Understanding certain points of view—experiences, histories, prejudices—well enough to create a believable, three-dimensional character occasionally becomes my greatest challenge in writing fiction. The problem arises when a character’s worldview drastically differs from or is in complete opposition to my own. I grew up in south Alabama and northwest Florida during the Civil Rights Era. The region’s traditional values were a sad fusion of religion, misogyny, homophobia, and racism. The world was changing rapidly, and rather than internalize those traditional values as my own, I began to question and reject them. Perhaps that’s why now, when creating fictional characters, the most challenging viewpoints for me are those based on so-called traditional values that excuse individuals from questioning their own actions and beliefs. In my story “Dogs,” the protagonist must come to terms with a childhood dominated by a father who ruled with brutal commitment to traditional values.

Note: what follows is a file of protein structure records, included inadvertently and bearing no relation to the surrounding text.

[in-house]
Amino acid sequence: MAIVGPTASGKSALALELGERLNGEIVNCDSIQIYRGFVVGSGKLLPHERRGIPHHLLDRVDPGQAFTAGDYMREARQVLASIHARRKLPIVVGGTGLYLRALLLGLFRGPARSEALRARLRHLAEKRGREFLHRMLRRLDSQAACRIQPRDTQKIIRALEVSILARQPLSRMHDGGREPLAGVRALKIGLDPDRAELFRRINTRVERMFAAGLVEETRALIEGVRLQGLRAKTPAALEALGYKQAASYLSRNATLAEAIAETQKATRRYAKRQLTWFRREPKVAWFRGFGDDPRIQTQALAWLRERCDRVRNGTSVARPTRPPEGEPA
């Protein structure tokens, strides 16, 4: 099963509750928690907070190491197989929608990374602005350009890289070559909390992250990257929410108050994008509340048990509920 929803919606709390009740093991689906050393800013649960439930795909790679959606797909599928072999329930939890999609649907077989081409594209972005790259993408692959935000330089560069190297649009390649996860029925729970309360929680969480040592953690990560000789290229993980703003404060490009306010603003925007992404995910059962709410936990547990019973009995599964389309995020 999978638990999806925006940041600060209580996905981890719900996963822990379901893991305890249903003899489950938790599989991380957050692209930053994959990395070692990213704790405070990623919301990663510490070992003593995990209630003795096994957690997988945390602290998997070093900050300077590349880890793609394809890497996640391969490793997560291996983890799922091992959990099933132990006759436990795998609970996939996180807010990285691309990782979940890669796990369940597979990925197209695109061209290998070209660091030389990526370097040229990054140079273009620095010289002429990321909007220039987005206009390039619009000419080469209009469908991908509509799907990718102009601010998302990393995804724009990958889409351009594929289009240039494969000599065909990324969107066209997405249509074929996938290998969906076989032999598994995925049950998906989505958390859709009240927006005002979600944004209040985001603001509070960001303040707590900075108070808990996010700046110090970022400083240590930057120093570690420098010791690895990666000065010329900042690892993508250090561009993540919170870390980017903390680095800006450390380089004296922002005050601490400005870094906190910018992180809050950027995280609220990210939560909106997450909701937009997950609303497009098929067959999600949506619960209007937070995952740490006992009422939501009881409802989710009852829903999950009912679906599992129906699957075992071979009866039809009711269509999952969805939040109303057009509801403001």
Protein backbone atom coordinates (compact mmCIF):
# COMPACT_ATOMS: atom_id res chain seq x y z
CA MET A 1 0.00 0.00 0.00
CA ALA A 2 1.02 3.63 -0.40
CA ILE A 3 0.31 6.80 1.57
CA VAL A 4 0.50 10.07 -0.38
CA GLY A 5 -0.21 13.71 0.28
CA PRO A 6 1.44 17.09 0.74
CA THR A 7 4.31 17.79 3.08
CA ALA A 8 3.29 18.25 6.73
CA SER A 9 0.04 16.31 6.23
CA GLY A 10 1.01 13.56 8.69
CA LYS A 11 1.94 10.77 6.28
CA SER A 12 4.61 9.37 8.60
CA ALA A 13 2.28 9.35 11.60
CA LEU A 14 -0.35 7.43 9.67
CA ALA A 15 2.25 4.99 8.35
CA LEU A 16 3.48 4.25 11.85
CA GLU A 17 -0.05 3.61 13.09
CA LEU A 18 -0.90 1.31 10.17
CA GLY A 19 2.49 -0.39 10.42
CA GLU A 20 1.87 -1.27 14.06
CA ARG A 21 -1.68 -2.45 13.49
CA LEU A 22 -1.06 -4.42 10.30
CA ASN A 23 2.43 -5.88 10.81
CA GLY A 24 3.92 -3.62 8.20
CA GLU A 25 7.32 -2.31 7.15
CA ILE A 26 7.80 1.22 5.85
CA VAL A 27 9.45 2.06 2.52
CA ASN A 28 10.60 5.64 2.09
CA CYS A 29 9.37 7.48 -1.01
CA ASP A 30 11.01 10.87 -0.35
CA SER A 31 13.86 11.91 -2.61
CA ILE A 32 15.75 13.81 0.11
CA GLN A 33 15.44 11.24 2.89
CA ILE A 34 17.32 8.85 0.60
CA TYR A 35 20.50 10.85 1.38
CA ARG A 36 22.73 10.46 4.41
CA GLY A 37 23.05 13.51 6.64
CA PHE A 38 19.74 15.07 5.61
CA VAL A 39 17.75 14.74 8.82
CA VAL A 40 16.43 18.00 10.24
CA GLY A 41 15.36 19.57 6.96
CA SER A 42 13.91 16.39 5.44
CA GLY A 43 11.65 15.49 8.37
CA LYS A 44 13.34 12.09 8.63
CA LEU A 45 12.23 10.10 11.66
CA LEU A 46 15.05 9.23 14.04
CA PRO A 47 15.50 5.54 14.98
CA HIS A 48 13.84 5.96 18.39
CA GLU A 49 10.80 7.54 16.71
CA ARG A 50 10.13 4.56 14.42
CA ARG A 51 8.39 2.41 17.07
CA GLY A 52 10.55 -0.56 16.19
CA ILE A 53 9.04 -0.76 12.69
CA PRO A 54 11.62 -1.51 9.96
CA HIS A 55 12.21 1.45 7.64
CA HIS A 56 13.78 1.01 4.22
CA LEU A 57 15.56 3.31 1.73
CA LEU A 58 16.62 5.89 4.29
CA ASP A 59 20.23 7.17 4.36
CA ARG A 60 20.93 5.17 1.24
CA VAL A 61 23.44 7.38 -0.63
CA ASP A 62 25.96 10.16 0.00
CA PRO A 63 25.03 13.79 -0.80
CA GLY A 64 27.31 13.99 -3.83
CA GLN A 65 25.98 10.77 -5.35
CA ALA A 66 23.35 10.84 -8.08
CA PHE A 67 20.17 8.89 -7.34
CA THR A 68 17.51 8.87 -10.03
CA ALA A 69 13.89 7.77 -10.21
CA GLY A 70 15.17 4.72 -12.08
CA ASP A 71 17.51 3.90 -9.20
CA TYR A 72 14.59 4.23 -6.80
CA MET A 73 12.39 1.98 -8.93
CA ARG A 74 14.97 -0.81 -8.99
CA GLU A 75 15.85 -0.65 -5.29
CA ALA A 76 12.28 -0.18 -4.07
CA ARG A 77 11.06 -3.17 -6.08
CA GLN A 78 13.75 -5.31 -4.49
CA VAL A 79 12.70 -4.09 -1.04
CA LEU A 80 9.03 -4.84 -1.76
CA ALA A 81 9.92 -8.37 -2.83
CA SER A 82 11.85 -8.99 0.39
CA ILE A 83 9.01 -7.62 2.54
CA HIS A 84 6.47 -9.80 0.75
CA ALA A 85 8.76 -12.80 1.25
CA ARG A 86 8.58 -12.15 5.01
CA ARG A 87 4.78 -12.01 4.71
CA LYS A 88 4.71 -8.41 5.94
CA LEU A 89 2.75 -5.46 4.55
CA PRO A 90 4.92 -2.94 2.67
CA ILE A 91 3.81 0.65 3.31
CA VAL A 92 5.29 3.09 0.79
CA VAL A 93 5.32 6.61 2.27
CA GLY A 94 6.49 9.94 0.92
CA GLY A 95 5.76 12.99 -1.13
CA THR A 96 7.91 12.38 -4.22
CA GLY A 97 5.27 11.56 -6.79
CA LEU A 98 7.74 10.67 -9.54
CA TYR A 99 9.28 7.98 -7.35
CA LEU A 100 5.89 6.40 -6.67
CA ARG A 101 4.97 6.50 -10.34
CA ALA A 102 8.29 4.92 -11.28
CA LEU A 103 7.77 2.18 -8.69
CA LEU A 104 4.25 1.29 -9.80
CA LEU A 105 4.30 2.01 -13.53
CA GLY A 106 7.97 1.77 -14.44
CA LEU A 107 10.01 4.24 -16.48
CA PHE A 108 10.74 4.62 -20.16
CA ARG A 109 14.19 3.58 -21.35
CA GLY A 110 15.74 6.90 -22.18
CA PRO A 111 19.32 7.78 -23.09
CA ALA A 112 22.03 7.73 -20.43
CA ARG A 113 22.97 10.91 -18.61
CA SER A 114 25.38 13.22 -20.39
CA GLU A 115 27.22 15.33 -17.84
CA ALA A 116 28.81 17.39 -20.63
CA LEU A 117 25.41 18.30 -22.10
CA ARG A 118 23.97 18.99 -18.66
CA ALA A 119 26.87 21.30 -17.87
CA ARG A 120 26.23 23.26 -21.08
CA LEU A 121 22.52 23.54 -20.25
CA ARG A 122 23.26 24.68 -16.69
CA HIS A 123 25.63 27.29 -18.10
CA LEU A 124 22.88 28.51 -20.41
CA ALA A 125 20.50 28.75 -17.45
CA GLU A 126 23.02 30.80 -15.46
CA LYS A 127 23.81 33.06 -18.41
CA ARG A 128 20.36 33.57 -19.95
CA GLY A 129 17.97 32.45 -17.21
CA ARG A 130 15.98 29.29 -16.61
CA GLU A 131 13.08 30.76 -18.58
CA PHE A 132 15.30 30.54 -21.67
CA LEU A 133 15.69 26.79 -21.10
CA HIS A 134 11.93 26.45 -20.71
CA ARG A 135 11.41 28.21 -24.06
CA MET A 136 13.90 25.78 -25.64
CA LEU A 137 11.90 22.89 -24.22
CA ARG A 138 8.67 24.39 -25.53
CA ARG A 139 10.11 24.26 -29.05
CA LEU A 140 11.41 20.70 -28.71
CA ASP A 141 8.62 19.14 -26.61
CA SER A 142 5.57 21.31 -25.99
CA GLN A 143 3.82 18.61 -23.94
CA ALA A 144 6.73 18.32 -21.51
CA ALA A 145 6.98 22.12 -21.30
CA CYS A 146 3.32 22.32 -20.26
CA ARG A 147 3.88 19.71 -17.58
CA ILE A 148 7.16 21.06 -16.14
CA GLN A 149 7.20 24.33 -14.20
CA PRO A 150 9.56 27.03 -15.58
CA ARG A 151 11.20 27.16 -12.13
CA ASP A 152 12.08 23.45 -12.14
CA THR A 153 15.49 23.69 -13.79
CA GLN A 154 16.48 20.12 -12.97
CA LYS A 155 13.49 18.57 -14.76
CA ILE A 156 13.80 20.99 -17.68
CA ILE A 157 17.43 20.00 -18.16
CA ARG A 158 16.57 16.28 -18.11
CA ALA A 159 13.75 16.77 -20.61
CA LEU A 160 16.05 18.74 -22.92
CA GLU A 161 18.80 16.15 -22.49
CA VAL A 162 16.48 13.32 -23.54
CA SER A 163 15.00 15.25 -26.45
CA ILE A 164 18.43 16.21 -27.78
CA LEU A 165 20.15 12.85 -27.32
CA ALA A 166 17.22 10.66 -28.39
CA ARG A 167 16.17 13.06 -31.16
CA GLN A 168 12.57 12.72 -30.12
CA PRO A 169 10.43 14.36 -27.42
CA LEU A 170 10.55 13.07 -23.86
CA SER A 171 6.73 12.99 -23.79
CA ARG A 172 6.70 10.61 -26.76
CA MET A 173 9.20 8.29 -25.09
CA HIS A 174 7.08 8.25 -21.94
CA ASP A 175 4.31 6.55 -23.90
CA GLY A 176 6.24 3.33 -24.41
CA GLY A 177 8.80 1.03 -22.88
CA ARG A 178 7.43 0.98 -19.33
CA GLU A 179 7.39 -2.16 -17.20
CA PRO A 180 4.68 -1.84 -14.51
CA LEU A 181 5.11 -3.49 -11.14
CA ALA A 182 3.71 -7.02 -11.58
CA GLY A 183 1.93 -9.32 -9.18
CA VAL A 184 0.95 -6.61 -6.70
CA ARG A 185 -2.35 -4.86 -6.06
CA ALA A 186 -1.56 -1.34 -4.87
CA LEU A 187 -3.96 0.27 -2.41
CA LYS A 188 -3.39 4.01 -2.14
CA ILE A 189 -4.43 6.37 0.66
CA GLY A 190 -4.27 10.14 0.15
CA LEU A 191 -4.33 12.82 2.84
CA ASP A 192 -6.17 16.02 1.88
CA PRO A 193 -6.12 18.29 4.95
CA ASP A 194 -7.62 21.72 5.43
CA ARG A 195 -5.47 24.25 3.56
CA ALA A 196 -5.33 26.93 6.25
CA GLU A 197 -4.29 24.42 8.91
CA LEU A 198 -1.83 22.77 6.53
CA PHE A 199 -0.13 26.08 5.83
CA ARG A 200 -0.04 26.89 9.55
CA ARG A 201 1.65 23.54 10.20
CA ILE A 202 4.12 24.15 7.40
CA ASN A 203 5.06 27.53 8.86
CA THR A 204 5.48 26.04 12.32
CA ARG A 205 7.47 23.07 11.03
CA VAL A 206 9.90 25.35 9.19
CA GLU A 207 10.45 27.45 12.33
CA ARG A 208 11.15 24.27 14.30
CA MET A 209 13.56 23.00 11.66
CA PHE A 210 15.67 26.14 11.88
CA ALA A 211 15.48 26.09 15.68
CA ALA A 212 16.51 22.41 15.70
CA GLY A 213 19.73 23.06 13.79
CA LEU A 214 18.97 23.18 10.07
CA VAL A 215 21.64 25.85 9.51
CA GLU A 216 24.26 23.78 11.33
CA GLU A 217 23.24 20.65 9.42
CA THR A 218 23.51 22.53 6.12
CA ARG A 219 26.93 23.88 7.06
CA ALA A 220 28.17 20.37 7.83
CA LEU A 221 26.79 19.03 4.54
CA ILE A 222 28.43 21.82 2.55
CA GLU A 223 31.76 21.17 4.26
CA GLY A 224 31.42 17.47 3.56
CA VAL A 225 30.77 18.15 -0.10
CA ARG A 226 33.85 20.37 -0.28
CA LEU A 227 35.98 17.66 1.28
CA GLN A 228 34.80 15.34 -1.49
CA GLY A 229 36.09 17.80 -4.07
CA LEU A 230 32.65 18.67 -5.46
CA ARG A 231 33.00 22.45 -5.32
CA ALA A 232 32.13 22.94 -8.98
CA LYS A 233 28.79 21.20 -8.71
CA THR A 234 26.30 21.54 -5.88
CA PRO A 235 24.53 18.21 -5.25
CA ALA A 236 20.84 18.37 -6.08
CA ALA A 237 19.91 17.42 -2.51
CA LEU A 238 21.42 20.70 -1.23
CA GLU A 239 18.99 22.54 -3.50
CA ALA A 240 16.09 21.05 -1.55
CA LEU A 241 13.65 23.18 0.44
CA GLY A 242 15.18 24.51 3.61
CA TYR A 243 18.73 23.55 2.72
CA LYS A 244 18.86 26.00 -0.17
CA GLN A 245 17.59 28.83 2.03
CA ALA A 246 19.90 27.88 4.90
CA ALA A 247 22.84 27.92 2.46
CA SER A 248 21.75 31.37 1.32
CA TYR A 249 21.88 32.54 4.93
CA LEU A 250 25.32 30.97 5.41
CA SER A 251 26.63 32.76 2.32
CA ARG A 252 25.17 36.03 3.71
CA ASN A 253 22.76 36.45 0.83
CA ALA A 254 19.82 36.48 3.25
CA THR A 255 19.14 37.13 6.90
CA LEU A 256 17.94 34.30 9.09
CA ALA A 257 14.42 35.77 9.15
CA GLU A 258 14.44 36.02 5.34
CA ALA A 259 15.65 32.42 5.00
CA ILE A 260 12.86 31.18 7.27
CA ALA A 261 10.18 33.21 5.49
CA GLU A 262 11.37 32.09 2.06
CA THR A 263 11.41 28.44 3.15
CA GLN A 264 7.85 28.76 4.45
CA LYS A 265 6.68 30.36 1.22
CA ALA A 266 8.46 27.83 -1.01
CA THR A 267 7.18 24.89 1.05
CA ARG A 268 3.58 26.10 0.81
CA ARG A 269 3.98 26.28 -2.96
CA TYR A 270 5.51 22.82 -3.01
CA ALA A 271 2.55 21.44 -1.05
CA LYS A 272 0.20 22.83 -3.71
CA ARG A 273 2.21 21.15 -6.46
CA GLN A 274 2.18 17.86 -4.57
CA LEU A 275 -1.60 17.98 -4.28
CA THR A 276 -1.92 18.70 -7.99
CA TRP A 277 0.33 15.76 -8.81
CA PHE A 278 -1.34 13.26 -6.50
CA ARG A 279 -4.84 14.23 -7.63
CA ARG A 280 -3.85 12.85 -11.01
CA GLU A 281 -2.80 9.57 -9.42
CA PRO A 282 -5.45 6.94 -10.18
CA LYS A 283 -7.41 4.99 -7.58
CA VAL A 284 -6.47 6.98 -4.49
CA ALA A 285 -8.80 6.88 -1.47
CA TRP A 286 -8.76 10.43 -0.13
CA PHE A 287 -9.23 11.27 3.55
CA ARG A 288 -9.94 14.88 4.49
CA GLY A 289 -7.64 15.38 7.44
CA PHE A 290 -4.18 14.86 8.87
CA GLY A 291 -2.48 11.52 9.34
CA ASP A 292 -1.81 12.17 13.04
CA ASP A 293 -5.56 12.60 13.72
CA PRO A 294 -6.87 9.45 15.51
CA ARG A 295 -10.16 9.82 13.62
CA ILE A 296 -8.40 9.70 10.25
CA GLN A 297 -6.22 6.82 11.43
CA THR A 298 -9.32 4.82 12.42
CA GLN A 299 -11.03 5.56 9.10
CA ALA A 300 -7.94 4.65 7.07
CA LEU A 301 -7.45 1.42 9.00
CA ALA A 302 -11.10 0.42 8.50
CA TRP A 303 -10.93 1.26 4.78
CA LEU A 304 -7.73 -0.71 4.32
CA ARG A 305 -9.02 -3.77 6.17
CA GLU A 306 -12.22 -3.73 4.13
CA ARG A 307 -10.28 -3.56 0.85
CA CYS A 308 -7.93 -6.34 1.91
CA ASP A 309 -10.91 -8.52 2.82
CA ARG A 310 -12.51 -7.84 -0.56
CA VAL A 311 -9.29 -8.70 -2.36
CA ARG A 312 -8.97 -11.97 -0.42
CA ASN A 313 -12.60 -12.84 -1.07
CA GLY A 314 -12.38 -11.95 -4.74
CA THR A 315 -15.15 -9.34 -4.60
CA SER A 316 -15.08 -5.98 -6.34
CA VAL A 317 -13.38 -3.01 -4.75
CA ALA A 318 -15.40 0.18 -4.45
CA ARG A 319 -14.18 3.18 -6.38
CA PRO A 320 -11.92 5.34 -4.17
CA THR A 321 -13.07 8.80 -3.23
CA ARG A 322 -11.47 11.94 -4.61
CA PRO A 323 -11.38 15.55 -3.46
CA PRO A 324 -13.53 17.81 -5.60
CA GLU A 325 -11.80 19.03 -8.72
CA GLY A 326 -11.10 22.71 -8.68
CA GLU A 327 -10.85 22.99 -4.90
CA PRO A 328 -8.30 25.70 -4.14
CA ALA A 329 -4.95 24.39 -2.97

During the 1960s, southern schools began under federal mandate to integrate racially. It was a volatile time, with opposing sides vehemently asserting their points of view, destroying friendships and family ties, with violence always a breath away. Returning home one night the summer before the school I attended integrated, my father, mother, and I came upon a countryside rally a half-hour south of Montgomery, Alabama. My father pulled into the drive of a closed gas station that bordered the field where hundreds of people surrounded a wooden platform, a giant, flaming cross behind it igniting the darkness. My parents left me in the car as they joined the crowd to listen to a parade of hooded figures spewing racial epithets, claiming god-ordained superiority, and swearing allegiance to traditional values. The day before I entered fourth grade that fall when my school finally integrated, my father warned me not to talk to or associate with African American students. I recalled that night in the field, the rage expressed, the fear I felt. I was young but not stupid. And I soon learned that good old Dad didn’t know what the hell he was talking about. The multi-racial friendships I formed made me not only question the traditional values I’d been taught, but enabled me to discard them as relics of a culture to that I no longer wanted to belong.